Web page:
In Martí Perarnau’s excellent book ‘Pep Confidential’, which details the first year of Pep Guardiola’s Bayern Munich reign, the author described the Catalan’s fascination with a fellow coach, how he became ‘very taken’ by him and had been studying his team for a while.
Perhaps it is a surprise that the coach was Roger Schmidt, the coach of the soon-to-be Austrian champions Red Bull Salzburg. The obsession began on Guardiola’s 43rd birthday – the 18th of January 2014 to be precise- when Bayern were hammered 3-0 by Salzburg in a friendly game during the winter break of their respective leagues. Guardiola always stresses how you learn much more in defeat than victory, and after the game he couldn’t hide his admiration for his colleague, stating “I’ve never in my career come across a team that play’s with such intensity”.
Considering Guardiola’s standing in the game, his almost child-like passion for Schmidt’s work is surprising, though certainly commendable. Michael Reschke, who worked at Bayer Leverkusen and now Bayern Munich as technical director, spoke of how Pep told him that he “..loves how Schmidt understands the game”.
Guardiola even used a post-match press-conference after his side’s game against Hamburg to show his love of Schmidt’s football, stating it was ‘incredible’ three times. Schmidt left Red Bull in the summer as a double winner to take charge of Bayer Leverkusen, perennial bridesmaids and a club lacking a real identity throughout the years. His playing career never properly took off, he spent his time in the German lower leagues before being given his big chance in Salzburg after guiding Paderborn to a respectable 5th position during the 2011-12 2.Bundesliga campaign.
Leverkusen represents a big step up, and so far has made a steady start as we head towards the month-long winter break. Schmidt took over a side that finished 4th under caretaker-trainer Sasha Lewandowski following the sacking of Sami Hyypia in early April, and though B04 haven’t finished outside the top five for six seasons, it was the lack of identity that brought Schmidt to the club. His ferocious pressing and incredible tempo ticked the boxes that Leverkusen were looking for, and the 47-year-old went to work.
One training method he brought from Austria was his famous ‘alarm clock’. When his team lost the ball he started the clock, and for five seconds the team had to press relentlessly, but should they fail to win the ball, the alarm would sound and his team had to retreat into defensive positions. The opening day win at Dortmund showed early signs of progress, the Ruhr side not used to being harrased so high up the pitch and Leverkusen fully deserved their 2-0 win.
Possession isn’t high on the agenda; a 50% average so far in this Bundesliga season proves this. But on chances created, only Bayern, Wolfsburg and Dortmund are ahead, with B04 averaging 11 a game, and are making on average 11 key passes per-game.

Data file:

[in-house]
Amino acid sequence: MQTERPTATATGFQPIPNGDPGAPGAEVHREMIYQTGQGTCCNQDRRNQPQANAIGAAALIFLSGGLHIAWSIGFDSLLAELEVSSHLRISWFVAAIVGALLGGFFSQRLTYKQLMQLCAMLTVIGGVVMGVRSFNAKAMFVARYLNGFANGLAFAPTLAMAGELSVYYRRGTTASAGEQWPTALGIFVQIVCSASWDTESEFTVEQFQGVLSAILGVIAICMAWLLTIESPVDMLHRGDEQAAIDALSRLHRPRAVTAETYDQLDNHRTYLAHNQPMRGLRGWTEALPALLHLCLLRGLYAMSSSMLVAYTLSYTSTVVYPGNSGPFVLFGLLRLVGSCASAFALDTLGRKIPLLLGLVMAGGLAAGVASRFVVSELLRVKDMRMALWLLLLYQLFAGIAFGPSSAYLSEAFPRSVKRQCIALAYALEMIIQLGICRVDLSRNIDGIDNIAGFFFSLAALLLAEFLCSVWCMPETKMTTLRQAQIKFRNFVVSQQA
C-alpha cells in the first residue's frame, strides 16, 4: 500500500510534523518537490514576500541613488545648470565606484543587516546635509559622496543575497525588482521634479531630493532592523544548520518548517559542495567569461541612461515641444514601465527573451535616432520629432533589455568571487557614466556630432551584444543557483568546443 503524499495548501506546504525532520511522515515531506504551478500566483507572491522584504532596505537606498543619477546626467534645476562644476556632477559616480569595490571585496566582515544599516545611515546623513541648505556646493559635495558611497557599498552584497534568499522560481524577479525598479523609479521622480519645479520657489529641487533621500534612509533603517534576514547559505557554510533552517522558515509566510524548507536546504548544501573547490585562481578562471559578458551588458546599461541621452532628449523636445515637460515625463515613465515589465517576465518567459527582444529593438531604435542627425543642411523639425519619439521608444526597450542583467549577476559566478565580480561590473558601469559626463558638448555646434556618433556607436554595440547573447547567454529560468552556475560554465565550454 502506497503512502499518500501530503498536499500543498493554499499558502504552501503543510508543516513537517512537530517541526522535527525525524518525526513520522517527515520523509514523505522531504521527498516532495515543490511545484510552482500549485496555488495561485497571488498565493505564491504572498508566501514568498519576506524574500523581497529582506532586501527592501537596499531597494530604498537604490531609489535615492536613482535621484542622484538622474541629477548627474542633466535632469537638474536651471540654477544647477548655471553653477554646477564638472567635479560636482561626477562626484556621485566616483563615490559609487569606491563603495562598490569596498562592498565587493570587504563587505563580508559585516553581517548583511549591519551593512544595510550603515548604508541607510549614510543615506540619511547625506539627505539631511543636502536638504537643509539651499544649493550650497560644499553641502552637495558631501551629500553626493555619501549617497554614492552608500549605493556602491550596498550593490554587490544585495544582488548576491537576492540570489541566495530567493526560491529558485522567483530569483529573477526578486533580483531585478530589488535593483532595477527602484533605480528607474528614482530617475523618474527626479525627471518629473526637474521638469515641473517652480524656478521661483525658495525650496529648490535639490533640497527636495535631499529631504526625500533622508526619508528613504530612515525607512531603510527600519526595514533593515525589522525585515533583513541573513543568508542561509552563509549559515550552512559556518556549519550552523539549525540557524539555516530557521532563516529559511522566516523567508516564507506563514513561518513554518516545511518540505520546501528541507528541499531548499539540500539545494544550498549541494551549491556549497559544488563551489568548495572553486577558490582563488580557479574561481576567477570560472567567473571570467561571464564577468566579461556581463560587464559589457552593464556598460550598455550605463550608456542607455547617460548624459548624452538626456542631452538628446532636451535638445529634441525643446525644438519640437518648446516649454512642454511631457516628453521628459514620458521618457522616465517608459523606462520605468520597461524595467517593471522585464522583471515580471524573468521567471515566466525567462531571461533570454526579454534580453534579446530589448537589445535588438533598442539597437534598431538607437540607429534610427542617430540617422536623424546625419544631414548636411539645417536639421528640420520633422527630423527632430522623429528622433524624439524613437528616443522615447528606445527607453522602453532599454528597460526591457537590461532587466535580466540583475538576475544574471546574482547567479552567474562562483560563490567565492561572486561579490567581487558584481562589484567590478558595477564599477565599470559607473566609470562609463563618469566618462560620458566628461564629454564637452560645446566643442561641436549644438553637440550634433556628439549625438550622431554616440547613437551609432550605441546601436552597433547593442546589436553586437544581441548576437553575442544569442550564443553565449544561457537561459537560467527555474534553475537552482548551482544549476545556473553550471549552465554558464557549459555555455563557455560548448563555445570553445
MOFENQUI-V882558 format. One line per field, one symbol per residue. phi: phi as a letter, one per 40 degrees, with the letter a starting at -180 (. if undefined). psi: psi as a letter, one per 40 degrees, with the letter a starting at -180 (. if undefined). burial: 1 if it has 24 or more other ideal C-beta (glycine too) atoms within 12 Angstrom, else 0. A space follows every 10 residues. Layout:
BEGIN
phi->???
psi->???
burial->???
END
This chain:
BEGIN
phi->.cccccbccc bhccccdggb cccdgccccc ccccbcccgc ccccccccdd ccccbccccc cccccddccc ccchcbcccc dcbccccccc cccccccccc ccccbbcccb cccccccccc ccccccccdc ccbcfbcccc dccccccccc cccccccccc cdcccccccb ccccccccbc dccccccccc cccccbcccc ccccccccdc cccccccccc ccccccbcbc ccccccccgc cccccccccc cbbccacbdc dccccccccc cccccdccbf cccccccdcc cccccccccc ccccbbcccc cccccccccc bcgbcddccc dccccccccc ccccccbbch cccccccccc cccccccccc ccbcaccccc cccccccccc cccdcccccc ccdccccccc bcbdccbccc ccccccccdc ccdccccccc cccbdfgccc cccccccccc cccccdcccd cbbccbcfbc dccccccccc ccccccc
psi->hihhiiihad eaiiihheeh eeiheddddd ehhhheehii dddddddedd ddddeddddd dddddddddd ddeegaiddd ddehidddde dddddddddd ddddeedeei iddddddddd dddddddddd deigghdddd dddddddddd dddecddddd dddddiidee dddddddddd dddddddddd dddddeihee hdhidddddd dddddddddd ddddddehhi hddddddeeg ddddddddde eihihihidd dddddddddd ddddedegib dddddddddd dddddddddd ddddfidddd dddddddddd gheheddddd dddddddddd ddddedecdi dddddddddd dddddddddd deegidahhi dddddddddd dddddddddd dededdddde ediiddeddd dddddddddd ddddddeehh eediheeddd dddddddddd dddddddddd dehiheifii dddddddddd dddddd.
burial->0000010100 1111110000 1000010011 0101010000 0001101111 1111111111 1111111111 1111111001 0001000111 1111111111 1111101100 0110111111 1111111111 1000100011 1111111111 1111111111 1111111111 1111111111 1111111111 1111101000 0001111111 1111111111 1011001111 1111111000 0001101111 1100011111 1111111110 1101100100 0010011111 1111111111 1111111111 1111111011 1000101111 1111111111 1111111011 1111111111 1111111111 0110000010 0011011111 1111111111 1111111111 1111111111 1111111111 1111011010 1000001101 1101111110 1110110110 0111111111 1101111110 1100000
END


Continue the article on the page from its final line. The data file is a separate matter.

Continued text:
But Leverkusen are second only to Guardiola’s men in the shots-on-goal average with an impressive 18 per-game. However, shot accuracy perhaps explains why Leverkusen sit 4th and not higher, as only 44% of efforts are on target, a paltry 12th in Bundesliga. Possibly the reason for this is the loyalty shown towards club icon Stefan Kießling. Though his 114 goals in 253 games for Bayer is impressive, the striker only has two goals in 14 appearances this term and has just ten shots on target, indicating a different approach is needed.
There’s little doubt that the creativity is there for Schmidt. Midfielder Hakan Calhanoglu has been a revelation this season, not only for his incredible technique with the dead-ball but also in his superb ability to fashion out chances for his teammates. Already this campaign the Turkish international has created 28 chances, which to put into perspective is six more than Mario Gotze of Bayern Munich. Calhanoglu – who was signed in the summer from Hamburg- has adapted well to his new coach, and Schmidt described his star as having “the ability to act with calm in extreme conditions”. Indeed, the 20-year-old’s 70% pass completion is impressive when considering how high up the pitch he plays, in crowded areas where space is a rare luxury. There can be little doubt Schmidt sees him as a key man in his side.
Schmidt’s Leverkusen met Guardiola’s Bayern last Saturday and gave the Bavarians one of their toughest half’s of the season, pressing them far higher up the pitch than they’re used to and creating chances that could easily have gone in. But when any side plays against Pep’s men they must take their chances, and Franck Ribery’s early second-half goal proved the difference. Schmidt’s men couldn’t maintain their aggressive tempo and faded in the second period, with Bayern finishing as comfortable winners.
Despite this setback, Leverkusen sit in 4th and are steadily adapting to Schmidt’s demanding methods, and Guardiola was in no doubt about his capabilities, stating post-match “This is a great team and I’m a big fan. We weren’t used to a team pressing us so aggressively and it was one of our toughest games. Compliments to Schmidt and his team”. Praise indeed, and with the teams due to meet again in May, we await to see what the next chapter will bring in this unlikely story of friendship.